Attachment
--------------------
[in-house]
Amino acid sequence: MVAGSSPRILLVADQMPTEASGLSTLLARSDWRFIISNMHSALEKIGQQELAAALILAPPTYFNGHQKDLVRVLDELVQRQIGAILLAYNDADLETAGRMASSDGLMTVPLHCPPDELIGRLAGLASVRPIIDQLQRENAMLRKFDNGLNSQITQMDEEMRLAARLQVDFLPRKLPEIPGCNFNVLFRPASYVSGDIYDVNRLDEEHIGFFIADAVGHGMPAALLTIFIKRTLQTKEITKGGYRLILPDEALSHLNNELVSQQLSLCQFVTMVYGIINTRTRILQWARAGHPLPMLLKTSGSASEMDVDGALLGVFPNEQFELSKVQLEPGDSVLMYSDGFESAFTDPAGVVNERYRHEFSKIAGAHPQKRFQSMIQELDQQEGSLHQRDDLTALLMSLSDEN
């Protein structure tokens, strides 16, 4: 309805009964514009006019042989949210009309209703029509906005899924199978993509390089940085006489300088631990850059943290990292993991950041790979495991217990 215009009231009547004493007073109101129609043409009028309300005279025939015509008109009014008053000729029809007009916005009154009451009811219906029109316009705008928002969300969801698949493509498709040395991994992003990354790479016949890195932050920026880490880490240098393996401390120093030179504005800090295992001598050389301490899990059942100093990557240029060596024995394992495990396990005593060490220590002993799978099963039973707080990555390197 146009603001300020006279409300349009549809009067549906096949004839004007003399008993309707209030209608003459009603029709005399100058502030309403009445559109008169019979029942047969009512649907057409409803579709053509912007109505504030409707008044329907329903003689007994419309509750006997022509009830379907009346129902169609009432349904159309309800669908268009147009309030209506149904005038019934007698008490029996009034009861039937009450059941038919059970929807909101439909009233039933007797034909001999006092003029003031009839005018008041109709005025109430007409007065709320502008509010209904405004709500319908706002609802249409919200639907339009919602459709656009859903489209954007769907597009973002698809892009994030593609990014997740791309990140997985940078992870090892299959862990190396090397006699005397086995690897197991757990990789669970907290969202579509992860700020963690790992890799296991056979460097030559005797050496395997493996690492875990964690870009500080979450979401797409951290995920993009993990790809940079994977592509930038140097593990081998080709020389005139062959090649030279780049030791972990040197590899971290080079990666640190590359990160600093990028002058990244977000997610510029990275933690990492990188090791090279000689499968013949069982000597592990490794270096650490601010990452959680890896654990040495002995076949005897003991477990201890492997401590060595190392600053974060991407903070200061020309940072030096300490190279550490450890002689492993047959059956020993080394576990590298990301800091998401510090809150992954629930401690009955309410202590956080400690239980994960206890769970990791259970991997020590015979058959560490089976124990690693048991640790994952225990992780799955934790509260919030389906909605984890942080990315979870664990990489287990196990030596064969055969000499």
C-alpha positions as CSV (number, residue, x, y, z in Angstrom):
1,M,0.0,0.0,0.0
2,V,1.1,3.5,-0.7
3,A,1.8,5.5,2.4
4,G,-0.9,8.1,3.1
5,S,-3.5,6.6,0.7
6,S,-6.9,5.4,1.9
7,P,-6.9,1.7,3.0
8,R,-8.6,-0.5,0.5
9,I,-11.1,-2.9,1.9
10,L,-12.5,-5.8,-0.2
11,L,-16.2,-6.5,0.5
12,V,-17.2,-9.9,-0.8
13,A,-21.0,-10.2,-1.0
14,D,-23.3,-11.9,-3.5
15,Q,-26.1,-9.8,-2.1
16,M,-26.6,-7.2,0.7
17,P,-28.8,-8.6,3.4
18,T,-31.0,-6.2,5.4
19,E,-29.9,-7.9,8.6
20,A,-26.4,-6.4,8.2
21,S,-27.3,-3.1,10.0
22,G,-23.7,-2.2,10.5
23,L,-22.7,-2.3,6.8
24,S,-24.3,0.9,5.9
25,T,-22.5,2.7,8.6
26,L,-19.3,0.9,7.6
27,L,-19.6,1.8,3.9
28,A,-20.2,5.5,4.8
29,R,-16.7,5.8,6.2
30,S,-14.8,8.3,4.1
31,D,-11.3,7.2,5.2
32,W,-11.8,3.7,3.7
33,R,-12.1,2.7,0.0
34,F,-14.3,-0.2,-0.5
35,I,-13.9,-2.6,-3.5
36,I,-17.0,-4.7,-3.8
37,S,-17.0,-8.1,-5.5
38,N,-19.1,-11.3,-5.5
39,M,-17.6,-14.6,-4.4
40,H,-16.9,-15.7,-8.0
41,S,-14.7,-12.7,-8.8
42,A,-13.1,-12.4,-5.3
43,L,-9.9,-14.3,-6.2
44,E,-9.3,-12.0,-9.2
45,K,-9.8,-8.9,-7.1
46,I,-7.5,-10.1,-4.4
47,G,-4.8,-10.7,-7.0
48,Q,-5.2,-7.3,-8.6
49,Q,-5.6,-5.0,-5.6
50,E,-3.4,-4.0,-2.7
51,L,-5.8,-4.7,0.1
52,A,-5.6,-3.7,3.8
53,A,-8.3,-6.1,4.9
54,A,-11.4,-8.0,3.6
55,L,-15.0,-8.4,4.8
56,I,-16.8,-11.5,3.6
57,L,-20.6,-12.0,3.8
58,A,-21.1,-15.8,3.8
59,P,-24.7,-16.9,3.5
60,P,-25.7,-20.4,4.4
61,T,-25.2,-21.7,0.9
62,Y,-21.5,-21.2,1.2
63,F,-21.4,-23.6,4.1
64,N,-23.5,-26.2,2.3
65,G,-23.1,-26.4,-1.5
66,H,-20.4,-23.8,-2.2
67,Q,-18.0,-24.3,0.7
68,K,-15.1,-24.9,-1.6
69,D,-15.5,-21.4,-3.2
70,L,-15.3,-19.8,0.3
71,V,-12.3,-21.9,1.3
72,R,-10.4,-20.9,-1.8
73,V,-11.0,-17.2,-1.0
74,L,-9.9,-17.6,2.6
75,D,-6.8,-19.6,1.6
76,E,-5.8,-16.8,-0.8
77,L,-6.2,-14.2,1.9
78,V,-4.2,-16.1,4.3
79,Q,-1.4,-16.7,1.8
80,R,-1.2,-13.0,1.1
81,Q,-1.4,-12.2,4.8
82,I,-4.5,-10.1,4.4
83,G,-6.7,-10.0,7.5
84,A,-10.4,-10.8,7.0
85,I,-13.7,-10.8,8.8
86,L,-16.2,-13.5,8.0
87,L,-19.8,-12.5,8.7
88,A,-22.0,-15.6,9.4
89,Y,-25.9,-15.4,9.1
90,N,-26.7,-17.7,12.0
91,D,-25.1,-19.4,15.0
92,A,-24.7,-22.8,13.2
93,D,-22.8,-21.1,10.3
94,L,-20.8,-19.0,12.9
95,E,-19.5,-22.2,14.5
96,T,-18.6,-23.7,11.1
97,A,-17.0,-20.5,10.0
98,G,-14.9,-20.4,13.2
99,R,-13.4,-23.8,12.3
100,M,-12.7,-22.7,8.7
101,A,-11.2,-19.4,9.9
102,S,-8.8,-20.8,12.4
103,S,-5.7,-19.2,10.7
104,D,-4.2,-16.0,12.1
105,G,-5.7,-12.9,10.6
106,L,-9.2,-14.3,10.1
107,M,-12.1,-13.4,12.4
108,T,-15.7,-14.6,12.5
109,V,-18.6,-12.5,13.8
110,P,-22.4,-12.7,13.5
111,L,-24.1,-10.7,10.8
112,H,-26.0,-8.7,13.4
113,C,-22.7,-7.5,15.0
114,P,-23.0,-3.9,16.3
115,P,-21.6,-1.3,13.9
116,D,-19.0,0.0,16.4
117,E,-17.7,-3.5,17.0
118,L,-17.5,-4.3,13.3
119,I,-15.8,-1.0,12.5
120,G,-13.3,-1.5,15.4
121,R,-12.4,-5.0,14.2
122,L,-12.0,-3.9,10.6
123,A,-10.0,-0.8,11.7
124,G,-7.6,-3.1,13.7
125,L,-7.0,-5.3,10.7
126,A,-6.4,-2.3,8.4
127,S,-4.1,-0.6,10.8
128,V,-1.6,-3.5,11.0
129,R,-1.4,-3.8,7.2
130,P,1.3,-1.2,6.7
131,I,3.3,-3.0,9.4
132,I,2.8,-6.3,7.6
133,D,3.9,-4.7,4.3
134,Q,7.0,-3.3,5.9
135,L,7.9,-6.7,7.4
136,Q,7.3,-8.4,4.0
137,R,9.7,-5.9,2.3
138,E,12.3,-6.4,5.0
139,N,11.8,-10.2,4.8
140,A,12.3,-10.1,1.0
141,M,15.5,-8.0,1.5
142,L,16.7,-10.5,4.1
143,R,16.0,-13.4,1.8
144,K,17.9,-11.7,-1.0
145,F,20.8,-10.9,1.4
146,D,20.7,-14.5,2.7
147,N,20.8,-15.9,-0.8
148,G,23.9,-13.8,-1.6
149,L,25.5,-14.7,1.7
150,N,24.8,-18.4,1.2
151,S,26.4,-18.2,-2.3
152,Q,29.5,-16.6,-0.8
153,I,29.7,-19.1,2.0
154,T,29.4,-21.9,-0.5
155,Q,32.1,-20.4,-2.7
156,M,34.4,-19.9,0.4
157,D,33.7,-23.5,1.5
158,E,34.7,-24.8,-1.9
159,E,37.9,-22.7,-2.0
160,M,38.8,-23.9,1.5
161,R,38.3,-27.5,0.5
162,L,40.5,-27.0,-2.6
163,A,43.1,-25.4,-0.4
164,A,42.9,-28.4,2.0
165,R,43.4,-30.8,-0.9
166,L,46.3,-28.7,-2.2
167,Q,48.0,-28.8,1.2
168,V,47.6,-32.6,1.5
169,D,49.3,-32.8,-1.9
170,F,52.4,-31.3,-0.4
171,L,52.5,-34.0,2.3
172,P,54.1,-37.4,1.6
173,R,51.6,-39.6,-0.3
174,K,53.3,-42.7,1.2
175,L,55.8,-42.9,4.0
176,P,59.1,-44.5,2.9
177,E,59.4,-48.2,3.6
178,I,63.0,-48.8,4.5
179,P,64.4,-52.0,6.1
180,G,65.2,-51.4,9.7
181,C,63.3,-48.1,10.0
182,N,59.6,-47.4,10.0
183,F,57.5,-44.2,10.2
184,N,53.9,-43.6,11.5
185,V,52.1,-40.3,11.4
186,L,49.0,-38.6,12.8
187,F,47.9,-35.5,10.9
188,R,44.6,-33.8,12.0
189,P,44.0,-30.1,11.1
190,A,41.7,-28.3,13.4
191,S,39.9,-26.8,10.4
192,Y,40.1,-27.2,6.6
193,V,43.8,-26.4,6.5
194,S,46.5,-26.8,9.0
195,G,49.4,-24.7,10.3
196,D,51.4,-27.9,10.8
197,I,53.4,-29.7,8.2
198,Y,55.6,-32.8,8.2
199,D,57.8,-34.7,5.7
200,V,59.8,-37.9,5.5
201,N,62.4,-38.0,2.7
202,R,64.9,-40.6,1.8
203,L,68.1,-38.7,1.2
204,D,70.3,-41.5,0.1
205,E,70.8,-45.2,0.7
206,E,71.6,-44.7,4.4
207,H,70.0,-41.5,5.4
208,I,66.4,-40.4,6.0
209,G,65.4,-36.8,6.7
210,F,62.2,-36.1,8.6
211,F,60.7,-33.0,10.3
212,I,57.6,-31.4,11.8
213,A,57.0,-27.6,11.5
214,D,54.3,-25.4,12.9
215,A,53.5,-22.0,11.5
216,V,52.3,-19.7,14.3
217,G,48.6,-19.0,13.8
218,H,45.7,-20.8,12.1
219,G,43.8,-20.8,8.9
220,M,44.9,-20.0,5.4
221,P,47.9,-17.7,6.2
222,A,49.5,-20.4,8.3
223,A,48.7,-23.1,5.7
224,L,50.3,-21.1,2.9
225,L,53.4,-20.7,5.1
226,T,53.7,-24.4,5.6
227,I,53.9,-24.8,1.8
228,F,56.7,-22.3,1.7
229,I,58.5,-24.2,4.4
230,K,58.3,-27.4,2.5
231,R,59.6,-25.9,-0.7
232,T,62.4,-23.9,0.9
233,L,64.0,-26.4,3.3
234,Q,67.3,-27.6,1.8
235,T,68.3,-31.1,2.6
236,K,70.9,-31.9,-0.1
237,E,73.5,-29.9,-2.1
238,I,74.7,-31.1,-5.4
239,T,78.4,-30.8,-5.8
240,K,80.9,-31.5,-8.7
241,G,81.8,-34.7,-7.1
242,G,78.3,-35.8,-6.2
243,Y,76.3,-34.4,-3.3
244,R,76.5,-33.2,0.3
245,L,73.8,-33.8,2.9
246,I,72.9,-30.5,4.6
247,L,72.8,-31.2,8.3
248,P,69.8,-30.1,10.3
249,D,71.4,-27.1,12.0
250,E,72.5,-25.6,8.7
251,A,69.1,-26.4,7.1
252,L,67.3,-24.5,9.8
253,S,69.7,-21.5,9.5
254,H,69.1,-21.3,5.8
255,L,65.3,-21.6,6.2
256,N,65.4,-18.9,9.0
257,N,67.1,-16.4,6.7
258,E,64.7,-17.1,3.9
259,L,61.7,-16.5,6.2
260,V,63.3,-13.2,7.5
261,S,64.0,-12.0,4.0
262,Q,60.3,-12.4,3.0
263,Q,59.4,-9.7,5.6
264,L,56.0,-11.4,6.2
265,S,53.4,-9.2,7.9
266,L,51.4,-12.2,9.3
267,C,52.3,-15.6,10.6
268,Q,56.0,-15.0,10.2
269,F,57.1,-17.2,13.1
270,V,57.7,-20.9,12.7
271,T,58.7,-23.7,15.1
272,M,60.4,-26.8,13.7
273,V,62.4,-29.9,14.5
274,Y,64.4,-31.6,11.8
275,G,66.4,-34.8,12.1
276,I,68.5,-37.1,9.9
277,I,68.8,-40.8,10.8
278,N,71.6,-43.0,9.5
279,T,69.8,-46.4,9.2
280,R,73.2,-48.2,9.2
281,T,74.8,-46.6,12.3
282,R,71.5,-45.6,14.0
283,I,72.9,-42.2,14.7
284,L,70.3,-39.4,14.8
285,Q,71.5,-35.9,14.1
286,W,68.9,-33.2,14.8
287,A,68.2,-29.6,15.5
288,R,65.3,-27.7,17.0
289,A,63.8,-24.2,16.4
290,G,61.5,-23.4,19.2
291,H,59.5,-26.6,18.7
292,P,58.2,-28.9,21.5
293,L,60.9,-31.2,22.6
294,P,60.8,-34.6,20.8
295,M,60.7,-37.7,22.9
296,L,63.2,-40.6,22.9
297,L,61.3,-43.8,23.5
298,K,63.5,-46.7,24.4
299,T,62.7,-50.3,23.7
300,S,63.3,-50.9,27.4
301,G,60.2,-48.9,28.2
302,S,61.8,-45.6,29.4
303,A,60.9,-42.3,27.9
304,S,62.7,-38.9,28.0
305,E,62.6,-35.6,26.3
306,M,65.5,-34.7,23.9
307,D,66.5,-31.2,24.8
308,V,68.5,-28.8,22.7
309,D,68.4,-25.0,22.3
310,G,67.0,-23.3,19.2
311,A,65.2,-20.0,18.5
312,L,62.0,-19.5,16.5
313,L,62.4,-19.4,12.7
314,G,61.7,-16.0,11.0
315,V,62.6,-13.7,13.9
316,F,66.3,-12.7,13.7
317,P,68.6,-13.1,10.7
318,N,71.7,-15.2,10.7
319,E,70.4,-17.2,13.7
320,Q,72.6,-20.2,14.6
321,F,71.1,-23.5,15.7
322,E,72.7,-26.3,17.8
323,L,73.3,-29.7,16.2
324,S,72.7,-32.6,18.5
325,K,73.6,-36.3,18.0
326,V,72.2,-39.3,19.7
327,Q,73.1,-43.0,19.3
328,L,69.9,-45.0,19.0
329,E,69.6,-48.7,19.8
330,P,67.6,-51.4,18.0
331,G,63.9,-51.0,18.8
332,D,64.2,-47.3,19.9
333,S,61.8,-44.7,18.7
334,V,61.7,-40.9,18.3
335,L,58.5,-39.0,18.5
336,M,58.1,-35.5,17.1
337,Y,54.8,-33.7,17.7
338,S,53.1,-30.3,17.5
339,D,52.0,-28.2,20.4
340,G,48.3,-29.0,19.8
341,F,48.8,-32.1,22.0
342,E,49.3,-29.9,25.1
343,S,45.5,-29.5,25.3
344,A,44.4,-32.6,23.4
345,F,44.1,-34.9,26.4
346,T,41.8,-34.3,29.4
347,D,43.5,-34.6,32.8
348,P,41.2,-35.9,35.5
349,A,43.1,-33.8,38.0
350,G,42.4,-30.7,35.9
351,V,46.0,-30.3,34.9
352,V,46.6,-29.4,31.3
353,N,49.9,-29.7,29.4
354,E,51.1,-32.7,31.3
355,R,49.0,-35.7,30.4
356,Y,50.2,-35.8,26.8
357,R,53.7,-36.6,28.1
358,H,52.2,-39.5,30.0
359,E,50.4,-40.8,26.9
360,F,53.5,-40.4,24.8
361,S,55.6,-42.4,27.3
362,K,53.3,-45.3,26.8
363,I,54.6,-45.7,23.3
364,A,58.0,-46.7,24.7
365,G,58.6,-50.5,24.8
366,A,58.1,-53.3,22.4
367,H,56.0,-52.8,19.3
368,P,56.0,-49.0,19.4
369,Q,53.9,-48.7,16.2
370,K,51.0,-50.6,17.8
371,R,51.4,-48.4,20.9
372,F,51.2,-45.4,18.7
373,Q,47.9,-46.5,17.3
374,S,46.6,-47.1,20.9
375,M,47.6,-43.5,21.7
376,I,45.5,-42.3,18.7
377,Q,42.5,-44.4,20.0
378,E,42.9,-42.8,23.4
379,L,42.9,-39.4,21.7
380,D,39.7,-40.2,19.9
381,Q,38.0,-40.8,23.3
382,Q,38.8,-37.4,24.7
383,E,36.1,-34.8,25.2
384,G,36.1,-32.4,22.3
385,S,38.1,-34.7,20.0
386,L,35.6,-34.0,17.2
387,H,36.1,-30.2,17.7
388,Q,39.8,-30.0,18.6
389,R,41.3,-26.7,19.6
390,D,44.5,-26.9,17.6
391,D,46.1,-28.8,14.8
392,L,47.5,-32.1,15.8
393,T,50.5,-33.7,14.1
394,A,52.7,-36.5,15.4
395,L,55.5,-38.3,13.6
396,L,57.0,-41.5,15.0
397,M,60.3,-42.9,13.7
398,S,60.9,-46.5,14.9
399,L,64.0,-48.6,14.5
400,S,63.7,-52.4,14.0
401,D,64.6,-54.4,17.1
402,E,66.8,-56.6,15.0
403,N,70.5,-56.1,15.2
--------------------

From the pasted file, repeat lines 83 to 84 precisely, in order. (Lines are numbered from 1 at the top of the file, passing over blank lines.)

79,Q,-1.4,-16.7,1.8
80,R,-1.2,-13.0,1.1